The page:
This July, so many of us were apprehensive of what was about to come: Harry Potter and the Cursed Child, the ‘eighth book’ in a series that changed children’s literature forever. It was supposed to be the biggest event in recent years in the world of books — and it so was.
It broke records for the number of pre-orders made on any book ever: kids and the now-adults who grew up with the boy wizard lined up outside book stores to get their hands on the books the first thing in their day. Only to be disappointed — a feeling we never thought we would associate with Harry Potter. But looks like we still have something left of the canonical series to destroy and behold, the Fantastic Beasts And Where To Find Them and four more movies.
The eighth book (or the rehearsal script of the play that it really was) was a lazy, unimaginative job done under the blessings of JK Rowling herself. A few of her characters, who we so came to love over a decade, were reduced to mere caricatures. Some pivotal characters bore no resemblance to their younger selves, while many of the new ones were one-dimensional at best. When you compare the book to her earlier works, it didn’t seem to belong in the same universe.
But, instead of taking a deep breath and revaluating their choices, Warner Bros announced they were planning four more prequels after Fantastic Beasts. Now because we haven’t seen the film yet, it would be premature to say it is a bad decision and they are only doing it to squeeze out as much money as possible out of the franchise. What’s wrong with wanting to squeeze out money, you ask? Nothing really, except, it’s not very tasteful when you have to kill your own babies for it.
Harry Potter was like the most precious child Rowling gave us. It was encrusted with gems of characters that anyone could connect with, an inspiring storyline and an imagination, the likes of which were never seen before. But what she let happen with Cursed Child makes us not want to subject ourselves to her judgment again. The Rowling seal of approval doesn’t seem to be a guarantee of quality anymore. After finishing with the original seven Harry Potter books, she said that was it. She would frequently write tidbits about the magical world on Pottermore, without any major commitments. But when her ventures in the other genres of literatures (Casual Vacancy and the ones under the Robert Galbraith pseudonym) did not reap the same fruits as Harry Potter did, she slowly tried to get back to what she knew best.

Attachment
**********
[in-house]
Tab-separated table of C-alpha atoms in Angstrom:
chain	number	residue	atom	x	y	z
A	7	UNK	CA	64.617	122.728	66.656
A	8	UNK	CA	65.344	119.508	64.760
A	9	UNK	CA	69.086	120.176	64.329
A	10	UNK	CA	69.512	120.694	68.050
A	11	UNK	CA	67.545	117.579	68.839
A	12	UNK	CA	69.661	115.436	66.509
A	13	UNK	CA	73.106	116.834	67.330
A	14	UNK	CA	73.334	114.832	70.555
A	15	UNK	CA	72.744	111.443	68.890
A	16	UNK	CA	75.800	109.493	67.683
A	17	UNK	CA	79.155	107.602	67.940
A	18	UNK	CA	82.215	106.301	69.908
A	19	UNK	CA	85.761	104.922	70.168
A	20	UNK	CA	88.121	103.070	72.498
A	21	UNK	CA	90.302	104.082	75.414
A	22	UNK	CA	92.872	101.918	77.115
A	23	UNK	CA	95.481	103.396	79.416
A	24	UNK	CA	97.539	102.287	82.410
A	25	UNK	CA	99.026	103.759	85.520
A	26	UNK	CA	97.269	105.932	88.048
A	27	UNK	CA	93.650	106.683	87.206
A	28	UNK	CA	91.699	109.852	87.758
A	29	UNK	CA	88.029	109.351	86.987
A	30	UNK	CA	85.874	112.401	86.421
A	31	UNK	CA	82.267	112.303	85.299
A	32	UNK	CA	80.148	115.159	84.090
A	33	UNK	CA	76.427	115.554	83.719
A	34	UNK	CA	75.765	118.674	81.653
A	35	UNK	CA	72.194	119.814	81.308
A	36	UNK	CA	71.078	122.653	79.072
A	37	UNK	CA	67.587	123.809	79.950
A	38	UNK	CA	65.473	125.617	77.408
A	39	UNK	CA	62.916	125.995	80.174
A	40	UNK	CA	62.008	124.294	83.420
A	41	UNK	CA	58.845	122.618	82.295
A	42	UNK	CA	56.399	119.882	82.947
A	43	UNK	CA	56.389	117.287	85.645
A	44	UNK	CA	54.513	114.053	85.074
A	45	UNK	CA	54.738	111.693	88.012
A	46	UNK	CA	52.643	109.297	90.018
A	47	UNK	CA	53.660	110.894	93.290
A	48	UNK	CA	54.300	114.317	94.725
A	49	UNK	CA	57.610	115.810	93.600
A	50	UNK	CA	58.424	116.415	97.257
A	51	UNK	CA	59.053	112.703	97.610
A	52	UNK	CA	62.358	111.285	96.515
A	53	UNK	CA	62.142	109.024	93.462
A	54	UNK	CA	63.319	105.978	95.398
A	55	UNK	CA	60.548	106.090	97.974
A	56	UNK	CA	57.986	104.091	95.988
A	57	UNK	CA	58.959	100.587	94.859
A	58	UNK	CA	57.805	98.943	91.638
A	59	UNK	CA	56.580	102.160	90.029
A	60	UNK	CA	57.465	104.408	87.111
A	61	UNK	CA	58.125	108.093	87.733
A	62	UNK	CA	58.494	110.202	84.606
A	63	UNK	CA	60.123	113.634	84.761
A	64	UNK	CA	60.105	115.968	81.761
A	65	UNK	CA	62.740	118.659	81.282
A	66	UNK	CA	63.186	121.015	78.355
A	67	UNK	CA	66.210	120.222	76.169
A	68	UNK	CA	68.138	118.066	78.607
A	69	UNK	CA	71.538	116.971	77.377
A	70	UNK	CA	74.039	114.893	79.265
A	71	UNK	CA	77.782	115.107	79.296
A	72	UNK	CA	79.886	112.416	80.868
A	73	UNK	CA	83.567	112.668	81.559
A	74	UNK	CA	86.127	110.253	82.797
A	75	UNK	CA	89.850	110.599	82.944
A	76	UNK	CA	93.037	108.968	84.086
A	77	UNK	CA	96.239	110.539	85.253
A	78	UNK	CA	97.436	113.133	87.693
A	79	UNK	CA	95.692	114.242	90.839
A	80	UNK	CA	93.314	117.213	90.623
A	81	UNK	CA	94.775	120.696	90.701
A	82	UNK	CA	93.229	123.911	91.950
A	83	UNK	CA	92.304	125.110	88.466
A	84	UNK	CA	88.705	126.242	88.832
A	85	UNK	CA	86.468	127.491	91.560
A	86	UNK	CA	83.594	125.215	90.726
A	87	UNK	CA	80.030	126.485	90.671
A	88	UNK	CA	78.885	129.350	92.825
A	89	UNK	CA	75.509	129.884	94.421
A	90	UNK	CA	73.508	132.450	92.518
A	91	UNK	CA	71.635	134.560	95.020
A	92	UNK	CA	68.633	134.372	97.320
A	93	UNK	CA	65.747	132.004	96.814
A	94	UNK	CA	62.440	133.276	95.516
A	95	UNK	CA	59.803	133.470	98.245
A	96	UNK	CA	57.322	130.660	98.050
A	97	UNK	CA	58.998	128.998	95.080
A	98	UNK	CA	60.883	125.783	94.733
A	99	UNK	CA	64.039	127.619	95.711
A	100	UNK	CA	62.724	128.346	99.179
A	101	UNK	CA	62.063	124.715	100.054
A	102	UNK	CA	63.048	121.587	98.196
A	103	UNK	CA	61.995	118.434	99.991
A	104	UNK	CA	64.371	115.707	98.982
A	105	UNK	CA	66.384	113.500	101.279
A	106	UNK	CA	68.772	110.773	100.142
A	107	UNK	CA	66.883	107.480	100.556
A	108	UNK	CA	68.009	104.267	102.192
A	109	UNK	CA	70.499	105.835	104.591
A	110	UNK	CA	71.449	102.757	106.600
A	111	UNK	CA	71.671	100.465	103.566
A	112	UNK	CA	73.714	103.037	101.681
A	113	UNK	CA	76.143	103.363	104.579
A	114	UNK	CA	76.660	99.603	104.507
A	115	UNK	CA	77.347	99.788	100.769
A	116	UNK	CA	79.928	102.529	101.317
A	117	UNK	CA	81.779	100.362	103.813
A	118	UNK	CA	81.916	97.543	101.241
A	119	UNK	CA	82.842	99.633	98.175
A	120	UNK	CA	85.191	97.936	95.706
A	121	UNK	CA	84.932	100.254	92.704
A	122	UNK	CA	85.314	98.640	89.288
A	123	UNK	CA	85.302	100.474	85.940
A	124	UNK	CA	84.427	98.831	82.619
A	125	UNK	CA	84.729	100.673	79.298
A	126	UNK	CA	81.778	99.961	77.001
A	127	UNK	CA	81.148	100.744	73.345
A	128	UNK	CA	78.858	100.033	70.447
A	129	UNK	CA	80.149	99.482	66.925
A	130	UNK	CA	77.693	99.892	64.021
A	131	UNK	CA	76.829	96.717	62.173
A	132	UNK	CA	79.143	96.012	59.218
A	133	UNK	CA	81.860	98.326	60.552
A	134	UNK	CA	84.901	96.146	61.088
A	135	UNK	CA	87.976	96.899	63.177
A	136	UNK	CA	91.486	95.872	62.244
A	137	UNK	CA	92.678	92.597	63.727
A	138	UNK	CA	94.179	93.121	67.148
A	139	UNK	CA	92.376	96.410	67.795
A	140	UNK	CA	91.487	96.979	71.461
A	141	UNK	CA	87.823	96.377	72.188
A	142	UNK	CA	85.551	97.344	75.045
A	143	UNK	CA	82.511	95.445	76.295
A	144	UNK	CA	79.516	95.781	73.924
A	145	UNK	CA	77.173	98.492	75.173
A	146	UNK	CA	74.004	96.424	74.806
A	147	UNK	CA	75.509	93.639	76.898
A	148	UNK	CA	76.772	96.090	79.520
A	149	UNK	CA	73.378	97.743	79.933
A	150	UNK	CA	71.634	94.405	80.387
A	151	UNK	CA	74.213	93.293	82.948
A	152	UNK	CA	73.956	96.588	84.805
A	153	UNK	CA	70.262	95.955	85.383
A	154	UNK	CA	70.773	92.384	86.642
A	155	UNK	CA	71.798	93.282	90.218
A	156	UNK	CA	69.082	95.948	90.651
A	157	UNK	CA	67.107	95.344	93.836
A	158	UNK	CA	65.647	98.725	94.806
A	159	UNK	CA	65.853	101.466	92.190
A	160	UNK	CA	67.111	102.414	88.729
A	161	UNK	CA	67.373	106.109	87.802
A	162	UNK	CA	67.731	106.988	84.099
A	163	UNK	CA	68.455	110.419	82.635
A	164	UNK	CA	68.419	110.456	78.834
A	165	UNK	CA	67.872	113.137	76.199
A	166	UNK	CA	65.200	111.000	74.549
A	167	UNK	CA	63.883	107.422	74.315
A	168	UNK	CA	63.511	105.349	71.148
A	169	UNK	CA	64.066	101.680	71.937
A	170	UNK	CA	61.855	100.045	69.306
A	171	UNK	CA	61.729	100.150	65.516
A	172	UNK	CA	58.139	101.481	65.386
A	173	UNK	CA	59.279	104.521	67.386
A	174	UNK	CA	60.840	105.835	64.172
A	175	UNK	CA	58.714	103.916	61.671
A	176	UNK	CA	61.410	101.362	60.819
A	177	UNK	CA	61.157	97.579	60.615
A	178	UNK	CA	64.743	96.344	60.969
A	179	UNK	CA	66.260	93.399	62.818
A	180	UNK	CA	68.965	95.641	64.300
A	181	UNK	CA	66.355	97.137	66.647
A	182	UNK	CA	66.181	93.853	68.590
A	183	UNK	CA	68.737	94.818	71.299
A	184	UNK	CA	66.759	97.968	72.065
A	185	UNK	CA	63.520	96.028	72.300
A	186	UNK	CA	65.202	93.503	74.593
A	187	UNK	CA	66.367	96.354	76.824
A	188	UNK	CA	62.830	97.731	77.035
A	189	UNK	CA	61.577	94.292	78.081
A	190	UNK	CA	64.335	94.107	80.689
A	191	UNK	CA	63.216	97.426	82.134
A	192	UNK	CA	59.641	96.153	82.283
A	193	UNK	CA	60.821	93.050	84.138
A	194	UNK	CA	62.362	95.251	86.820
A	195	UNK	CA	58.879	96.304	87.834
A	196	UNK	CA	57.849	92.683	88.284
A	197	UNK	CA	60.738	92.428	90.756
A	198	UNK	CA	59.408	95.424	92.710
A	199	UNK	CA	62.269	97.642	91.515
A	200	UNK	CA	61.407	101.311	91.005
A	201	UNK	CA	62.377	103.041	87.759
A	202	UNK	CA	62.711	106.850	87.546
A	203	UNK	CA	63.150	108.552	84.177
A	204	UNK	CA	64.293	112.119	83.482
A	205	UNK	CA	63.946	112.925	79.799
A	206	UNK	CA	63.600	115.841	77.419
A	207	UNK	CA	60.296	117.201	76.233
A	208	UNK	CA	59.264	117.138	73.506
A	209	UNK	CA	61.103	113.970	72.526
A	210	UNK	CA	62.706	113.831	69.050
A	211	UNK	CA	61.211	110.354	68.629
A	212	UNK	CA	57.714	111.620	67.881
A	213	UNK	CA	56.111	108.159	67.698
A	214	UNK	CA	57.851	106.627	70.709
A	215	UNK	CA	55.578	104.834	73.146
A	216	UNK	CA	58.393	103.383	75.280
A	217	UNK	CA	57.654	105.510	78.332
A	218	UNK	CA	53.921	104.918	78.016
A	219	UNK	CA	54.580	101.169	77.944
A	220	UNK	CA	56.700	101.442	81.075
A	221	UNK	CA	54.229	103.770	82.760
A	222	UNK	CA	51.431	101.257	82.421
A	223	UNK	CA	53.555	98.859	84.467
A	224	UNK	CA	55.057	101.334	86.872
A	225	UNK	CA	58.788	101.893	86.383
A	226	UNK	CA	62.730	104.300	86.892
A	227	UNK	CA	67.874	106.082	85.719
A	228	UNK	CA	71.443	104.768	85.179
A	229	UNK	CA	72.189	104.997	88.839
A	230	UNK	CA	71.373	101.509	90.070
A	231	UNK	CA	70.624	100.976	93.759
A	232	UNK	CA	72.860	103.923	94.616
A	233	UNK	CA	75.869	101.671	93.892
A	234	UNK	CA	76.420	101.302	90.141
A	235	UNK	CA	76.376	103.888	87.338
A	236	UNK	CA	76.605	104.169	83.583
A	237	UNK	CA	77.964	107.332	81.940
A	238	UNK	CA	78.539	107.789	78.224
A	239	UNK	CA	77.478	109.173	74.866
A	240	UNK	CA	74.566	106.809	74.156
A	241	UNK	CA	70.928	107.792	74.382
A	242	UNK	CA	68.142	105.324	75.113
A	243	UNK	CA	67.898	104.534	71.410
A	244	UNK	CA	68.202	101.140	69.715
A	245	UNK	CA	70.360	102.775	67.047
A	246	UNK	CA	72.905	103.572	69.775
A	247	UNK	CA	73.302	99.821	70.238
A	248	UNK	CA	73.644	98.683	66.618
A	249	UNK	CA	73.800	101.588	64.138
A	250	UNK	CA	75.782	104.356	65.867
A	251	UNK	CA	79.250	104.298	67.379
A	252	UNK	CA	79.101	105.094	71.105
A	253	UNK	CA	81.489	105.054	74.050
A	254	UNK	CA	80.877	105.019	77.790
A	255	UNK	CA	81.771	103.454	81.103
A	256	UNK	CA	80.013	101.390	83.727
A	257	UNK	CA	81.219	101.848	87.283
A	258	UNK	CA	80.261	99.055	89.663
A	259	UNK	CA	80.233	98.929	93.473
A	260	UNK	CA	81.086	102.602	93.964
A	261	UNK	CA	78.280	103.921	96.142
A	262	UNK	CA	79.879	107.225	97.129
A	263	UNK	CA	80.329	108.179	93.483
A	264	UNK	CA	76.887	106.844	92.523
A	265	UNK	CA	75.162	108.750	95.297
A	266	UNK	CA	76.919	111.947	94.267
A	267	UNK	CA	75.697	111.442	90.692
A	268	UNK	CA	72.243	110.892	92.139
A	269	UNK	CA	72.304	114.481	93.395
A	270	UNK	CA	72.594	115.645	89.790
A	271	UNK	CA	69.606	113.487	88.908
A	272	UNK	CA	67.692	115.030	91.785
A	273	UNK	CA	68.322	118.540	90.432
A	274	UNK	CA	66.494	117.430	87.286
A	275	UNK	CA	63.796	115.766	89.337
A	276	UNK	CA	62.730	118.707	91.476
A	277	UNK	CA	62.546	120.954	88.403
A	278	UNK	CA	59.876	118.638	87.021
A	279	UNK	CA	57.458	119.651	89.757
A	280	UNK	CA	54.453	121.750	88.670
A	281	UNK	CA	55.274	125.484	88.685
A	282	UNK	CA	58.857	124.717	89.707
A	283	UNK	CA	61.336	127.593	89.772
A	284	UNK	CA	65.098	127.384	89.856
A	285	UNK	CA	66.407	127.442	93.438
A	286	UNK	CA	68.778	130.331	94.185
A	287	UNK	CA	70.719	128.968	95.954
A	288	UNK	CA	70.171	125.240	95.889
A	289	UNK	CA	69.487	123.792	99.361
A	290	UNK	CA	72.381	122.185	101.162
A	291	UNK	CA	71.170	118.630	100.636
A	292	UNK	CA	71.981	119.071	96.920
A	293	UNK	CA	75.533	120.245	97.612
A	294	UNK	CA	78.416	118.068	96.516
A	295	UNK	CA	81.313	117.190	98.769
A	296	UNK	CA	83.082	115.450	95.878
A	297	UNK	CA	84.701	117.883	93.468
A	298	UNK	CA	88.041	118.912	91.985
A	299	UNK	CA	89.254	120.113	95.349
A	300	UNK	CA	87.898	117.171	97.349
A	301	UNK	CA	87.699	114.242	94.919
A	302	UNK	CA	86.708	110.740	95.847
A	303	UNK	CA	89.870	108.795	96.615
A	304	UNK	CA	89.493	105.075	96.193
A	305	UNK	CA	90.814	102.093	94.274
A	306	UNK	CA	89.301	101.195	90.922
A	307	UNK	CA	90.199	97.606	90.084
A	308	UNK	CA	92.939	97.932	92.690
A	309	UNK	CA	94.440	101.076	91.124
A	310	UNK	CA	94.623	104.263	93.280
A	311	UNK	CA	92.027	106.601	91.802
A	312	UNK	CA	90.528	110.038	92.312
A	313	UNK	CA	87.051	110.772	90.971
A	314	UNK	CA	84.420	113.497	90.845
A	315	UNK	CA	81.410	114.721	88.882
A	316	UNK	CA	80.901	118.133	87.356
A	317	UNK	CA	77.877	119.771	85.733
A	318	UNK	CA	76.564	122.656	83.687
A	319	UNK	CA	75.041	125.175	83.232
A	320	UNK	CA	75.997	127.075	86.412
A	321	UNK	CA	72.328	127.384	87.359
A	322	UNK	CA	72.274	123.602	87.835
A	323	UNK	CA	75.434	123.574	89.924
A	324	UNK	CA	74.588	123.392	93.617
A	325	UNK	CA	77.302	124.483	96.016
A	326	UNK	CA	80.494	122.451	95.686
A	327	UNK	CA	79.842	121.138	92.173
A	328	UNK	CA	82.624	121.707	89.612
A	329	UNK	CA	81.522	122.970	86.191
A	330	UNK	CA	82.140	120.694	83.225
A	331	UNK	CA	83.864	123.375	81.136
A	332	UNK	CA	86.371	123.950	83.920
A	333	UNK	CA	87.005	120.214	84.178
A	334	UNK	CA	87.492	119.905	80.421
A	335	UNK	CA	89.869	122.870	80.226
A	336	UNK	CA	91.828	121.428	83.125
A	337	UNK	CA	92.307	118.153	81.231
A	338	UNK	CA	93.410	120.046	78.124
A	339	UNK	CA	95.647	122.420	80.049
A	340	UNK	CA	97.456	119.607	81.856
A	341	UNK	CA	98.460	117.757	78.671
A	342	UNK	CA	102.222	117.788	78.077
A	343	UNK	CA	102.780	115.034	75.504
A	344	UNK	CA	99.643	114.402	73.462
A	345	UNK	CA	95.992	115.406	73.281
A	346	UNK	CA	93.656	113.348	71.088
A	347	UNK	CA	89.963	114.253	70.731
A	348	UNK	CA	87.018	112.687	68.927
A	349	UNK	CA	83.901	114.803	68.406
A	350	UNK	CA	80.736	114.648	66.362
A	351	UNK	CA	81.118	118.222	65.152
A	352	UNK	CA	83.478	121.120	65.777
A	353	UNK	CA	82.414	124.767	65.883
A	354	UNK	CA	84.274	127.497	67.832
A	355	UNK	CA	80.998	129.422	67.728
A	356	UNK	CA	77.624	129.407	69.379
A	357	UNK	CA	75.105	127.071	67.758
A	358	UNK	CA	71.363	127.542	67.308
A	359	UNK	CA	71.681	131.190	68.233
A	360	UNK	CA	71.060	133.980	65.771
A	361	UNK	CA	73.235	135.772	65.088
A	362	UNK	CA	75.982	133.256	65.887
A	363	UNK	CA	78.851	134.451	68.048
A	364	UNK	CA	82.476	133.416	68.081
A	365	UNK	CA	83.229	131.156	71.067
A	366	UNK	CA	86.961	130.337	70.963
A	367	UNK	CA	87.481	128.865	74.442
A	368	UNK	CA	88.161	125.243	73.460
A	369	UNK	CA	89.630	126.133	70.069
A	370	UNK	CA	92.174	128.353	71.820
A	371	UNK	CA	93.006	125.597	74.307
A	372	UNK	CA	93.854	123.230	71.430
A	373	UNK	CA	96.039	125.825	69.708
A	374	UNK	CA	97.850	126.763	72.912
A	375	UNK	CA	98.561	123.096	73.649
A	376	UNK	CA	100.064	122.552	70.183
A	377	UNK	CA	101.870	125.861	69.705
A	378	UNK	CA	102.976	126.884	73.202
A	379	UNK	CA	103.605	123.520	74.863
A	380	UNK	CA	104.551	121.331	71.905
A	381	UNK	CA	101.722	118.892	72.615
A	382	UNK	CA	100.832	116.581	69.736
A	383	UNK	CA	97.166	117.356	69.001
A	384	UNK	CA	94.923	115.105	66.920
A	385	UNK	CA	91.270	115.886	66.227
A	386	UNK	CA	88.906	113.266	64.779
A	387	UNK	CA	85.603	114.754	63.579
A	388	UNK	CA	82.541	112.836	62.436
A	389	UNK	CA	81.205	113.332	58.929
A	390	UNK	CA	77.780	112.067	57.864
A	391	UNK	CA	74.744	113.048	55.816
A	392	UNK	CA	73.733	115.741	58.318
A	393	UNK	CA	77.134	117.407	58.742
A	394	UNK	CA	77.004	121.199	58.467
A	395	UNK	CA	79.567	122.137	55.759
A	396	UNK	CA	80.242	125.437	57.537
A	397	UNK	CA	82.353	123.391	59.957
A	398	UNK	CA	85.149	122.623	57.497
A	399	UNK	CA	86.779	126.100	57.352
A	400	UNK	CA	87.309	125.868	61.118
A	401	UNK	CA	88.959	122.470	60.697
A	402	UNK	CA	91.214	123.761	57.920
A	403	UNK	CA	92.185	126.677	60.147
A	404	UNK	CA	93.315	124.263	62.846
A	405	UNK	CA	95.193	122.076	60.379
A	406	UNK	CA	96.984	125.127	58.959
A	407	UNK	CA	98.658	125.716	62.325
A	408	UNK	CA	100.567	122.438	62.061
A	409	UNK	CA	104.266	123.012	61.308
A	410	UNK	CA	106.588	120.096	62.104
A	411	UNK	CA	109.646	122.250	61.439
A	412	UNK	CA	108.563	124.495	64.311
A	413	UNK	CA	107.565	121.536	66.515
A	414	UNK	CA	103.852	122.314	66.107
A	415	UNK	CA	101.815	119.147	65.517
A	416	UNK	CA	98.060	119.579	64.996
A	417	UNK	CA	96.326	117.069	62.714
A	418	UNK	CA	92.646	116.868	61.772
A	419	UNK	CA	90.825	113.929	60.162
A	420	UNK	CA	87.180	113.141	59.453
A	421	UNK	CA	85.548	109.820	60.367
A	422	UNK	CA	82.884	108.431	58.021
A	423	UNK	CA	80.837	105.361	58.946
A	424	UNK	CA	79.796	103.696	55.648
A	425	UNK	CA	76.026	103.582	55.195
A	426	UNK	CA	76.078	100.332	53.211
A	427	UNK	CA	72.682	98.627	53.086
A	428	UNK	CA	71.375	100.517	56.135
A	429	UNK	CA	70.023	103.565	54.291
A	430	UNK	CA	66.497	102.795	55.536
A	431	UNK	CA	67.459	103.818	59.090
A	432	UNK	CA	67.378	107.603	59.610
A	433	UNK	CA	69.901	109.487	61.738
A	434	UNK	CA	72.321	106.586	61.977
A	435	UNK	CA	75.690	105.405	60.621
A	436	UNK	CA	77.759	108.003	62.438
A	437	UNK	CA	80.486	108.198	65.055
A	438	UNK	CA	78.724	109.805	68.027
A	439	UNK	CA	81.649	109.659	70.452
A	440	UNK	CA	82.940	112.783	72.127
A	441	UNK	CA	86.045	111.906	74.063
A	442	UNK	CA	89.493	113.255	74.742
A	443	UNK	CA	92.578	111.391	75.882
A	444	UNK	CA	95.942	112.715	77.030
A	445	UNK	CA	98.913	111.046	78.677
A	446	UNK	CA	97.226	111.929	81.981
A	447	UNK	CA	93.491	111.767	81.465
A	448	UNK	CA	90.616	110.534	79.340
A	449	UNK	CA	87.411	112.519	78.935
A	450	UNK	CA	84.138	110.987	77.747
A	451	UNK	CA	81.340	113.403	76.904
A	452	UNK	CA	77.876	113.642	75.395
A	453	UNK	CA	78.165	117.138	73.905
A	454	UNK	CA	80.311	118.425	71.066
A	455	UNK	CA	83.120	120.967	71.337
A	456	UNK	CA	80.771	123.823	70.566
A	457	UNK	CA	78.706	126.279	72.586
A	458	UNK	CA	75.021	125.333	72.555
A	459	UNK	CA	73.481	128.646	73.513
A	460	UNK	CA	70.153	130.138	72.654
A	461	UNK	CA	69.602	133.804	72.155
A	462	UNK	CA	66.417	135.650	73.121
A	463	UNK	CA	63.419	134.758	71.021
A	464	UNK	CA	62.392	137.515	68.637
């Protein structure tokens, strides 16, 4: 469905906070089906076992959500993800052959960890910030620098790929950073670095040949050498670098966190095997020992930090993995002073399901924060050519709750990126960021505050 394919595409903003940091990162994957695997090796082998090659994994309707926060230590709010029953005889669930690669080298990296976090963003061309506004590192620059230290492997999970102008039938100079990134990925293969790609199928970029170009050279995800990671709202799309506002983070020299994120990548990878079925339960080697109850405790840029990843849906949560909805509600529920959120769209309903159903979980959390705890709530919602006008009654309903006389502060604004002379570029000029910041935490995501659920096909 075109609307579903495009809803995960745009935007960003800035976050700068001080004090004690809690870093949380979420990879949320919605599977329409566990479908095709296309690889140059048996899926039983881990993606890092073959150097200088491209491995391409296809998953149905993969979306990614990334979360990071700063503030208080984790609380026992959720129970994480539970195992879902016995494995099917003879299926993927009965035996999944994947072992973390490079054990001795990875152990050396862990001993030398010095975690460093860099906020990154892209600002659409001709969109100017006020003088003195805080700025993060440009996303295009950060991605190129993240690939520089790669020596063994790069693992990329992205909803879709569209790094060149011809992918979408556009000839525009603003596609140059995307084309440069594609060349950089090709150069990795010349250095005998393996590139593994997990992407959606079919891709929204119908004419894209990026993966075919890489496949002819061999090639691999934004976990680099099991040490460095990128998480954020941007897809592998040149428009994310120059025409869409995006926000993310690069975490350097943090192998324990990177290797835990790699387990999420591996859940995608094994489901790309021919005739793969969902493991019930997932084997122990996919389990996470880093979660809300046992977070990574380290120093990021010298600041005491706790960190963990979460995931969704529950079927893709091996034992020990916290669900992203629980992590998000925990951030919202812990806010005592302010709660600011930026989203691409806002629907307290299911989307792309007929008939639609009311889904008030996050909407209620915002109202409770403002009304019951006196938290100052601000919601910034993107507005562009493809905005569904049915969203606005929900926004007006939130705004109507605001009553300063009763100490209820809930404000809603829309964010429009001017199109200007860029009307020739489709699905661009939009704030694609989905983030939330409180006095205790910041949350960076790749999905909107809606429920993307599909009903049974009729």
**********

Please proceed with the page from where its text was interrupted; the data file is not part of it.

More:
George Lucas, with the Star Wars prequels and Peter Jackson with The Hobbit prequels, made the same mistakes as did the books by Stephanie Meyer with The Short Second Life of Bree Tanner and Midnight Sun and EL James with Grey. (The originals weren’t the best works of literature but were hugely popular none the less.) It has never worked for the biggest names in Hollywood and literature and Rowling’s attempt with Cursed Child makes her worry about Fantastic Beasts too.
What can perhaps offer a little comfort and hope is that the story and screenplay for Fantastic Beasts are written completely by Rowling herself. Not as a collaborator or an overseer, but simply as a free writer. We can only hope that she will treat the Potter universe with the respect it deserves this time, and not like a cow to milk as much possible until it, and the memories of it, are completely soiled.
We pray you have been gentle this time, Joanne, to your own creations and to the ones who have loved it through all this time, always.
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